This is how things could be in the new year. The population of the country, Jews and Arabs, will live in peace and tolerance, work the land together and sit and share meals in the shade of the grapevine and the fig tree. Men and women will fall in love and start families without being concerned about the boundaries of language and religion.
In the kitchen, they will cook together, using the fruits of the orchard and the herbs that grow on the mountainside. They will drink the wine harvested in the vineyards and on weekends and holidays will open their homes and serve the produce of the good land to the visitors and vacationers who come en masse.
That’s how things can be. I know, because that’s what I already saw with my own eyes when I visited the Majda restaurant. It is situated in the village of Ein Rafa outside Jerusalem, where Michal Baranes and Yakub Barhum built their blue house up on the hill. It’s also where, four years ago, they opened a restaurant on the ground floor of the house, which is surrounded by an orchard.
Michal is Jewish, born in a Tripolitan home in Netanya; Yakub is Muslim, the youngest of 10 children of the Barhum family from Ein Rafa. Everything else about their story is exactly like that of any young couple who fall in love and decide to live together.
Read more at Haaretz.com.
The first and most obvious reversal, of course, is the notion that Secretary of State Kerry was “naïve,” “ham-handed” (מגושם) to try bringing the Israelis and Palestinians back together.
Up to 1:38.
The Bible says that the sins of the parents will be punished on the children, yea unto the seventh generation. The “sins” we are committing are embodied in the ever-mounting debt that our generation is incurring that will have to be paid off by our kids and their kids and so on and on. The debt is accumulating at an incredible rate.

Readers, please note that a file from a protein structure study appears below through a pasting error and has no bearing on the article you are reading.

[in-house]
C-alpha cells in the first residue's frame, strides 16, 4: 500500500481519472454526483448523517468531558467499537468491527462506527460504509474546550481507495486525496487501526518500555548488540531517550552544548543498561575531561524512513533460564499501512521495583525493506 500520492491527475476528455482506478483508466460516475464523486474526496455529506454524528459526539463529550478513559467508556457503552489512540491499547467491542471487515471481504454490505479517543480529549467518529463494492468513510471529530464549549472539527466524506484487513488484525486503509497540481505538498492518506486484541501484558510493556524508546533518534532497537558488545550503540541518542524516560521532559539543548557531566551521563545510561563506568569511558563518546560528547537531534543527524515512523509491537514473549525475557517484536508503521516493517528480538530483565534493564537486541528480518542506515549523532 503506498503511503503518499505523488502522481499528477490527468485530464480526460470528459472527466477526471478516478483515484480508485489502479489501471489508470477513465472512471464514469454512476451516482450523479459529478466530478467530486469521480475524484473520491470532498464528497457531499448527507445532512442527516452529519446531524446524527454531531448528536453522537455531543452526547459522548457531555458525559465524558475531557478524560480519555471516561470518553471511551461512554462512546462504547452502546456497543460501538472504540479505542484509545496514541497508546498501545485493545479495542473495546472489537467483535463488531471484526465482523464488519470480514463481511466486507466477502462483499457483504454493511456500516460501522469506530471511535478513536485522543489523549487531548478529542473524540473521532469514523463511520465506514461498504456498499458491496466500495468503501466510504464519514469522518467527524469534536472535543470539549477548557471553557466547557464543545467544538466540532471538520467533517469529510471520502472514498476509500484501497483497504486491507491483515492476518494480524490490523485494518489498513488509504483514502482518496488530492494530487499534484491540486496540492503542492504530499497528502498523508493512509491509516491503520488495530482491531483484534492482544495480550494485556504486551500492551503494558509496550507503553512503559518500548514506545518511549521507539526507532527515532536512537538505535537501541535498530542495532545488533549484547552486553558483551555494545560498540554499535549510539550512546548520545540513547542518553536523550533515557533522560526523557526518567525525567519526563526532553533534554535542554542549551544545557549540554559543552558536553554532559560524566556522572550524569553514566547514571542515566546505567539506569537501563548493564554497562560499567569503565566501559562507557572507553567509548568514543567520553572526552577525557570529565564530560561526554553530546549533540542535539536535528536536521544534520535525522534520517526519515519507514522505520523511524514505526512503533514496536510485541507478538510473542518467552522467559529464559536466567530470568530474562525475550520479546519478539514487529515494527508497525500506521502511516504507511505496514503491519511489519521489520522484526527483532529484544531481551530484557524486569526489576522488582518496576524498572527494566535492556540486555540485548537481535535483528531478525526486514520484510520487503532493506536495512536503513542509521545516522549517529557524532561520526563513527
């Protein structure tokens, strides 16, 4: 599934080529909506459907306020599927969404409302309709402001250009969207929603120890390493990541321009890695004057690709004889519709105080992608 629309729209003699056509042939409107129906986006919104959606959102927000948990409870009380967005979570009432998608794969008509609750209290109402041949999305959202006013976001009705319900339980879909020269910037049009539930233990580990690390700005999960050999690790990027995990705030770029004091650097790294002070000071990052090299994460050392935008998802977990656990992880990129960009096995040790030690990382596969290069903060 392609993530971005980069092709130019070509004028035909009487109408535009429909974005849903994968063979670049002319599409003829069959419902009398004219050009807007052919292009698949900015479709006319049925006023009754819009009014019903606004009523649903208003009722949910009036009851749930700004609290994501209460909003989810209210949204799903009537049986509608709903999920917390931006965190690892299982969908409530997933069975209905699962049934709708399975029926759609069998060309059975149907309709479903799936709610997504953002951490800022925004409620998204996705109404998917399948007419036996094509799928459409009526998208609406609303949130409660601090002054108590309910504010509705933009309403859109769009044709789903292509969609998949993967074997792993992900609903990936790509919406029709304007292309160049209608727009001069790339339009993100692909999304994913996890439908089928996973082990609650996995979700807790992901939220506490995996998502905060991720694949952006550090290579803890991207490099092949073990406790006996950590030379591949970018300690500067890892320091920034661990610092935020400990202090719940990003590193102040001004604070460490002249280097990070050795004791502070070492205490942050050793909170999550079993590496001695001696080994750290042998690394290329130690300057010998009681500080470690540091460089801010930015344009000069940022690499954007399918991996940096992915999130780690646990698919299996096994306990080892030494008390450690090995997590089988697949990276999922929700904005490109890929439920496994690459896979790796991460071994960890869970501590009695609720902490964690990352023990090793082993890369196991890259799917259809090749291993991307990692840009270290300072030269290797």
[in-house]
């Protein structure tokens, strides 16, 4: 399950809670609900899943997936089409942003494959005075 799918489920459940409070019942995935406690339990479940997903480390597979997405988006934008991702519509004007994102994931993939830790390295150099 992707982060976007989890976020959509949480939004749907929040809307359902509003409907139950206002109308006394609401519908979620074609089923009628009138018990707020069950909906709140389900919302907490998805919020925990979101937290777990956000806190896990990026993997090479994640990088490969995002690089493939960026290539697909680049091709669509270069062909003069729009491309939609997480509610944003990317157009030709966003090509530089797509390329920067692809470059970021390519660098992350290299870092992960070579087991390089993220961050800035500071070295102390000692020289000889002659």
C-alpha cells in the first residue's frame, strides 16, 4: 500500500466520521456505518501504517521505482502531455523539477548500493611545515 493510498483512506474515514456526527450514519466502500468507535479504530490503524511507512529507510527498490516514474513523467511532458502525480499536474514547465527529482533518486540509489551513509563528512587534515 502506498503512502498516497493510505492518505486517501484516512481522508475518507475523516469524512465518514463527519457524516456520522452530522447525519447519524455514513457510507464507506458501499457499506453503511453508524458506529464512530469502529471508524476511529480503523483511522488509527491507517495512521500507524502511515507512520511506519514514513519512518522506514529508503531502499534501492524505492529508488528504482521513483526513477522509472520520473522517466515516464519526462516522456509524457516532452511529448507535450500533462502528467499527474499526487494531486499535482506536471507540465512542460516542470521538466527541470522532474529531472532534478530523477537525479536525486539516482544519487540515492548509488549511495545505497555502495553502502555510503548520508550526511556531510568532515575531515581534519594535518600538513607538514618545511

Official sources inform us that the cost of our war in Iraq comes to $528 billion. There will be a projected $70 billion more for 2009.
Contrast this with the situation when Clinton left office. The budget was almost in balance. Actually, it was in balance if the so-called “off budget” budget was added to the “on budget budget.” The “off budget” budgets are the Social Security Trust Fund and the Postal Department that are independent entities whose surpluses may not be used to defray ordinary expenses.
Our present backbreaking deficits were brought on by two persistent policies of the Bush administration. The first policy was the sharp reduction on taxes from wealthy individuals and corporations. The reasoning of the Bush administration was that by enriching the rich, the beneficiaries would have the money to employ more people and startup or expand existing businesses.
If this “drip down” theory of the way the economy works were valid, the American economy should now be flourishing — which it isn’t. To make matters worse, the Bushies decided to declare war against Iraq, with imulti-billion dollars in additional expenses.
And now the sins of the fathers are about to be visited on their children and children’s generation for who knows how long.